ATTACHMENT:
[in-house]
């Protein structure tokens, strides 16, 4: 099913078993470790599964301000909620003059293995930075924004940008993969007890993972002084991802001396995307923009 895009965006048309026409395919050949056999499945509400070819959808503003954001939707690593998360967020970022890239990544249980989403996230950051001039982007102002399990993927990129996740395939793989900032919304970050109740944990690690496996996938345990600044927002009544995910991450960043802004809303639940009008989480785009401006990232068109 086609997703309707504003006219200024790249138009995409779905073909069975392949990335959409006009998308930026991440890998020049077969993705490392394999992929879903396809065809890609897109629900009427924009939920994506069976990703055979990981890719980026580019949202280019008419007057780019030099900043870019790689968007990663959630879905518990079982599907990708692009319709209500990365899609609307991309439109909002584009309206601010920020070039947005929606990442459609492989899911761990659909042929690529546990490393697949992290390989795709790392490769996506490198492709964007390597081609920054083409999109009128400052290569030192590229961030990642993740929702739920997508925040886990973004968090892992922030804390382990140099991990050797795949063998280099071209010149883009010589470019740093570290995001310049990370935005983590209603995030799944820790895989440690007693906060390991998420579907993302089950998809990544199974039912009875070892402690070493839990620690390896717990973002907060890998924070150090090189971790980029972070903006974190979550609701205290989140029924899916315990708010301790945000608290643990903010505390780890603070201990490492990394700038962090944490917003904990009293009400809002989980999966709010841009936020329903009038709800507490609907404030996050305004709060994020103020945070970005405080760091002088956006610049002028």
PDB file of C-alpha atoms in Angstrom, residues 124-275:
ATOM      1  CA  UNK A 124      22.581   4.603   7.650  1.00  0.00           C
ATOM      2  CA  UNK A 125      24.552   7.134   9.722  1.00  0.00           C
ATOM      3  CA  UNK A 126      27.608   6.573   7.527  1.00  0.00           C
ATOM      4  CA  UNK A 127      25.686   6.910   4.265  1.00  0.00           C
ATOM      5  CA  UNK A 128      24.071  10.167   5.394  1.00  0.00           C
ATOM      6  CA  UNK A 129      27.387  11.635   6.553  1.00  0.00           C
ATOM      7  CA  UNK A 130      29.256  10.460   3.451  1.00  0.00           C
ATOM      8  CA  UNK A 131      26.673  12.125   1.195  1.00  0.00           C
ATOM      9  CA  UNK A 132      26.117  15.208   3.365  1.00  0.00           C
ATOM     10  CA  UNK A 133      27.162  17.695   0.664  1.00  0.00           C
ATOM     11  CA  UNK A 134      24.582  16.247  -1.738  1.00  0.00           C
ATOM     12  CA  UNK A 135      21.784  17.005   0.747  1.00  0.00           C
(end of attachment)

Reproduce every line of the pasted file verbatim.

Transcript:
[in-house]
């Protein structure tokens, strides 16, 4: 099913078993470790599964301000909620003059293995930075924004940008993969007890993972002084991802001396995307923009 895009965006048309026409395919050949056999499945509400070819959808503003954001939707690593998360967020970022890239990544249980989403996230950051001039982007102002399990993927990129996740395939793989900032919304970050109740944990690690496996996938345990600044927002009544995910991450960043802004809303639940009008989480785009401006990232068109 086609997703309707504003006219200024790249138009995409779905073909069975392949990335959409006009998308930026991440890998020049077969993705490392394999992929879903396809065809890609897109629900009427924009939920994506069976990703055979990981890719980026580019949202280019008419007057780019030099900043870019790689968007990663959630879905518990079982599907990708692009319709209500990365899609609307991309439109909002584009309206601010920020070039947005929606990442459609492989899911761990659909042929690529546990490393697949992290390989795709790392490769996506490198492709964007390597081609920054083409999109009128400052290569030192590229961030990642993740929702739920997508925040886990973004968090892992922030804390382990140099991990050797795949063998280099071209010149883009010589470019740093570290995001310049990370935005983590209603995030799944820790895989440690007693906060390991998420579907993302089950998809990544199974039912009875070892402690070493839990620690390896717990973002907060890998924070150090090189971790980029972070903006974190979550609701205290989140029924899916315990708010301790945000608290643990903010505390780890603070201990490492990394700038962090944490917003904990009293009400809002989980999966709010841009936020329903009038709800507490609907404030996050305004709060994020103020945070970005405080760091002088956006610049002028």
PDB file of C-alpha atoms in Angstrom, residues 124-275:
ATOM      1  CA  UNK A 124      22.581   4.603   7.650  1.00  0.00           C
ATOM      2  CA  UNK A 125      24.552   7.134   9.722  1.00  0.00           C
ATOM      3  CA  UNK A 126      27.608   6.573   7.527  1.00  0.00           C
ATOM      4  CA  UNK A 127      25.686   6.910   4.265  1.00  0.00           C
ATOM      5  CA  UNK A 128      24.071  10.167   5.394  1.00  0.00           C
ATOM      6  CA  UNK A 129      27.387  11.635   6.553  1.00  0.00           C
ATOM      7  CA  UNK A 130      29.256  10.460   3.451  1.00  0.00           C
ATOM      8  CA  UNK A 131      26.673  12.125   1.195  1.00  0.00           C
ATOM      9  CA  UNK A 132      26.117  15.208   3.365  1.00  0.00           C
ATOM     10  CA  UNK A 133      27.162  17.695   0.664  1.00  0.00           C
ATOM     11  CA  UNK A 134      24.582  16.247  -1.738  1.00  0.00           C
ATOM     12  CA  UNK A 135      21.784  17.005   0.747  1.00  0.00           C